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Education Lab Blog

Education Lab is a project to spark meaningful conversations about education solutions in the Pacific Northwest.

September 8, 2014 at 5:00 AM

Excellent Sheep? Author says higher education system is broken

A new book questioning whether an education at one of the country’s elite colleges prepares students to find true meaning in their lives is getting a lot of buzz in education circles this fall.

“Excellent Sheep: The Miseducation of the American Elite and the Way to a Meaningful Life,” by William Deresiewicz, argues that the nation’s elite colleges don’t promote intellectual curiosity, and leave students without a sense of purpose, unwilling to take a chance on pursuing their passions and largely all pursuing the same high-paying but soul-sucking jobs  in finance, or as a consultant.

A Hungarian shepherd drives a herd of sheep near Hortobagy, a village 183 kilometers east of Budapest. Photo by Zsolt Czegledi/European Press Association.

A shepherd drives a herd of sheep near Hortobagy, Hungary. Photo by Zsolt Czegledi/European Press Association.

Deresiewicz, a professor at Yale until 2008, is most pointedly critical of the Ivy League world of which he was once a part. But he says that the same problems largely invade all of the nation’s universities to some degree.

He argues that the stressed-out, anxious high-school students who make it into elite colleges  by making perfect grades and top test scores, and stuffing their schedules with advanced classes and extracurricular activities  turn into even more desperate college students. They’re unequipped to handle the decisions they must make about their futures, he writes.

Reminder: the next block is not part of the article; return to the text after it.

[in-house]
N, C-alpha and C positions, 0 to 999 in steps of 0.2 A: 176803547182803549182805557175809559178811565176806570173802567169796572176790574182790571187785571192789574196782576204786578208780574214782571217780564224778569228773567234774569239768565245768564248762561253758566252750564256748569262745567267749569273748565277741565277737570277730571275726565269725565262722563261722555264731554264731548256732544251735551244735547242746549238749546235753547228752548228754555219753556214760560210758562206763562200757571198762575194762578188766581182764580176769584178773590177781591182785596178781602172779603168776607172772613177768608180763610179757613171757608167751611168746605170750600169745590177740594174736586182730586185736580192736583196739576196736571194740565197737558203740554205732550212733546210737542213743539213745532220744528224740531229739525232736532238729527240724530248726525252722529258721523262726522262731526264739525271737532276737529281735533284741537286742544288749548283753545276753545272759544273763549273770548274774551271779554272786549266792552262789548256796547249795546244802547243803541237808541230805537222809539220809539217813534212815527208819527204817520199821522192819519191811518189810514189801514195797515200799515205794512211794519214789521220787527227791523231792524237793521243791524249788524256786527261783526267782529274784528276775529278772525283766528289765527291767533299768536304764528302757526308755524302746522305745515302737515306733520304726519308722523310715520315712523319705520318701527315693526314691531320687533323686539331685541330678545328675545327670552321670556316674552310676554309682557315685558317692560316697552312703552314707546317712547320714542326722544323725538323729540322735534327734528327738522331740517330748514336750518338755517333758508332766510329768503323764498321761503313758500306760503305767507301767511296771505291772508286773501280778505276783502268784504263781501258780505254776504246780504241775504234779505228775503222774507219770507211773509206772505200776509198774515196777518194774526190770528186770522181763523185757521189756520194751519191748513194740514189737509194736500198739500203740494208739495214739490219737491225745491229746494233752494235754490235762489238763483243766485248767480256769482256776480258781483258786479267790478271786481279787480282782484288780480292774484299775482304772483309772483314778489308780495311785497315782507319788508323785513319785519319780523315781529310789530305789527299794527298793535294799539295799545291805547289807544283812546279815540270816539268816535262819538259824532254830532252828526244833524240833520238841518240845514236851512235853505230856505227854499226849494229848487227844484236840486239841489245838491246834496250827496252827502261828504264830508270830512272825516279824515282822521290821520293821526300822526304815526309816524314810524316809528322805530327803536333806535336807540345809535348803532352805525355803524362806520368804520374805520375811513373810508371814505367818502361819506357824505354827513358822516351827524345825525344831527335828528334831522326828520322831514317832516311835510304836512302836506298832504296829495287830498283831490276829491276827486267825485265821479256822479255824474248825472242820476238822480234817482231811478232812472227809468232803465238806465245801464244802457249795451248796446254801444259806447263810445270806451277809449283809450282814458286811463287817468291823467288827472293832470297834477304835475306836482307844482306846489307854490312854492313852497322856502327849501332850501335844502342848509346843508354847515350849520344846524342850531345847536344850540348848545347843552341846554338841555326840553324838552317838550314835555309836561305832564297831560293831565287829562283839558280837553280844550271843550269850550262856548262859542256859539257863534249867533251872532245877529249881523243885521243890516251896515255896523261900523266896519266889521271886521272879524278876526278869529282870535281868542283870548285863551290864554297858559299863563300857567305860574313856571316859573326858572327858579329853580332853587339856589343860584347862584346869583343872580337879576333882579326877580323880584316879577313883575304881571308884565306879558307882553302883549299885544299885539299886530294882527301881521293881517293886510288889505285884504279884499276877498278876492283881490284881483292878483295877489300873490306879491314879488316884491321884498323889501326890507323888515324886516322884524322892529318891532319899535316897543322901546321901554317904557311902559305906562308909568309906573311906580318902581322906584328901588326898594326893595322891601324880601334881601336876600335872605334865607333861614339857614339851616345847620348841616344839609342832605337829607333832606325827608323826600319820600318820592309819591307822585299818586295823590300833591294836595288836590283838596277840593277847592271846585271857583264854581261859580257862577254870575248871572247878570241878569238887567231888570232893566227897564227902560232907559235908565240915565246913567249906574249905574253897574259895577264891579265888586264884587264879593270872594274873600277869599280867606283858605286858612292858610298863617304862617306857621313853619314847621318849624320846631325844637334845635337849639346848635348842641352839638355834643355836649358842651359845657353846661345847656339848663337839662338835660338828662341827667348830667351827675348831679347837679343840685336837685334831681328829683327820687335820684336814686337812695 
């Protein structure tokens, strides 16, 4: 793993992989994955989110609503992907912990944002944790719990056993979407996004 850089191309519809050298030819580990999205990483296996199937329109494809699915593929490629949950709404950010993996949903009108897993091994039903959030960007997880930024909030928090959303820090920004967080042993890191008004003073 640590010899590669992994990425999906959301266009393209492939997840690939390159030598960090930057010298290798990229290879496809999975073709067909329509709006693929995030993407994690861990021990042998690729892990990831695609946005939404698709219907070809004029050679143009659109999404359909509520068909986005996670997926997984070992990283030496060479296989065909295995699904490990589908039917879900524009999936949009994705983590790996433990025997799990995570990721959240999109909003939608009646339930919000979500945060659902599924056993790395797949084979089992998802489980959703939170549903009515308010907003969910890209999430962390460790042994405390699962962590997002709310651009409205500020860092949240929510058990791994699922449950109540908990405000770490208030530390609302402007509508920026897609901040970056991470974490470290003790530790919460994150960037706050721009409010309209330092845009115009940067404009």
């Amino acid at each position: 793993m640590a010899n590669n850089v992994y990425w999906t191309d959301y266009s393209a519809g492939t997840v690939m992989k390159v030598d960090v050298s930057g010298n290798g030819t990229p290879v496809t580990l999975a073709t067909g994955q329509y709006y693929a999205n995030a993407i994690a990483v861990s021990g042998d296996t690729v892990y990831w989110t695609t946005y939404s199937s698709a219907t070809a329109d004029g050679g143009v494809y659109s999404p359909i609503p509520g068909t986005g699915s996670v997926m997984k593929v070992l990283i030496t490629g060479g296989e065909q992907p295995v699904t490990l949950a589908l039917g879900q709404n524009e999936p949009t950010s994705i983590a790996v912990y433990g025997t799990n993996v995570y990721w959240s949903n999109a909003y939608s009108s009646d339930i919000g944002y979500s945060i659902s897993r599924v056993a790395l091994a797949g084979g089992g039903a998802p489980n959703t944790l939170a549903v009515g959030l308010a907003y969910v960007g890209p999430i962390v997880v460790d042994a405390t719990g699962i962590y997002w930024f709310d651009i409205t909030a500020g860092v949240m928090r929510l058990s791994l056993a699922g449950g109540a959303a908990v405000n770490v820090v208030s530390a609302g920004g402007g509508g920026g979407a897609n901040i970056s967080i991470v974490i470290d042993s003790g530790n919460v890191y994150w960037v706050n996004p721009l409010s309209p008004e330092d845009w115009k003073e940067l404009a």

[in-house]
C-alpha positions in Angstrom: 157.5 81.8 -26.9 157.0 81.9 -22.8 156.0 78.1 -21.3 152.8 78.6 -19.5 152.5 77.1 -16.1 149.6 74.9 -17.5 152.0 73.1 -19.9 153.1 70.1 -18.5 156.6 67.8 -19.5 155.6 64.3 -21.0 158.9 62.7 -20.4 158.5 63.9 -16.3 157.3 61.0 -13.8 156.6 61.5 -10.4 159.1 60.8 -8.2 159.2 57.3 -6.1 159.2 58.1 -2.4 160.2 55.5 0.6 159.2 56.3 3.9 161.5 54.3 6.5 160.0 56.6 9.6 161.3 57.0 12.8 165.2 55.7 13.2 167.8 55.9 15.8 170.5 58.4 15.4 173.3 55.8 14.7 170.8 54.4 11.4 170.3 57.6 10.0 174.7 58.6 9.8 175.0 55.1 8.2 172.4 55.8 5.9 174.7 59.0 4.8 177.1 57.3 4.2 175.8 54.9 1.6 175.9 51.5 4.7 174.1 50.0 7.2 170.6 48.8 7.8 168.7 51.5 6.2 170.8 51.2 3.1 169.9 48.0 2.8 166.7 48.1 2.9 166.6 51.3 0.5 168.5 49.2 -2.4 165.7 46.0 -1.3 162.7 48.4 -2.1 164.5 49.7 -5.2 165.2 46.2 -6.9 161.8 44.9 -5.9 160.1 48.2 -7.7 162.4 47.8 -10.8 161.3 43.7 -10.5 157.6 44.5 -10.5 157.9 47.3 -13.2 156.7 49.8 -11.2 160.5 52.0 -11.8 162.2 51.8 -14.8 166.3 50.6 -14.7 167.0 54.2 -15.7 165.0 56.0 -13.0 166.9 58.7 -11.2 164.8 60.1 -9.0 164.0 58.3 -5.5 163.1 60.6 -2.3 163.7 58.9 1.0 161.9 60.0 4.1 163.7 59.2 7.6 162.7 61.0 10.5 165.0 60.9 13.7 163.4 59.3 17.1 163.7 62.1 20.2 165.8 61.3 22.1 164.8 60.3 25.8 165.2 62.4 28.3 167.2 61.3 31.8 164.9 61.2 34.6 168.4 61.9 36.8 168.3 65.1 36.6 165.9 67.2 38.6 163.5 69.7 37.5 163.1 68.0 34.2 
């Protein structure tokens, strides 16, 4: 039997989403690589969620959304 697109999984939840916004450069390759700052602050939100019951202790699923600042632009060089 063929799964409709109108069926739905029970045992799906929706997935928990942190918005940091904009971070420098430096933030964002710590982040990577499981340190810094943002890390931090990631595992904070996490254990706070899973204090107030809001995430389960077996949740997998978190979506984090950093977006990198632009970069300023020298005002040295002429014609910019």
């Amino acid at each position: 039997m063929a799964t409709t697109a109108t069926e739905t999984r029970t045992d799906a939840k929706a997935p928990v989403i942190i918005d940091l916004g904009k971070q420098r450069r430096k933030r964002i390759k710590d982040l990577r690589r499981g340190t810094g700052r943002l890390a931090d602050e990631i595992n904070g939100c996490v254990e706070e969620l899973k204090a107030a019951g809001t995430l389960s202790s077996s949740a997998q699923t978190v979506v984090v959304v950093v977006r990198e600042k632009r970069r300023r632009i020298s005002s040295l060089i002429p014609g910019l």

Today’s elite students are the “academic equivalent of all-American athletes … whatever you demand of them, they’ll do. Whatever bar you place in front of them, they’ll clear.” Deresiewicz believes these students have learned only how to be very good students “excellent sheep”  and don’t have a passion for ideas, nor do they see college as part of their life’s exploration of intellectual discovery and development.

Because they have never known anything but success, these students have a violent aversion to risk, he writes. They’re unwilling to waste their “fancy education” on a career that seems beneath them. “So an entire world of possibilities shuts, and you miss your true calling.”

Deresiewicz has stirred the pot in education circles, with some readers praising his critiques as being spot-on, and others taking apart his arguments.

We’re interested to know what you think.

Do you agree, as Deresiewicz writes, that “we have constructed an educational system that produces highly intelligent, accomplished 22-year-olds who have no idea what they want to do with their lives”?

Or do you second New Yorker reporter Nathan Heller’s view: that “college education, even a poor one, isn’t the final straightaway of self-realization, after all. It is the starting gate.”

Share your thoughts in the comments section.

Comments | More in News | Topics: college, excellent sheep, higher ed

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The opinions expressed in reader comments are those of the author only, and do not reflect the opinions of The Seattle Times.


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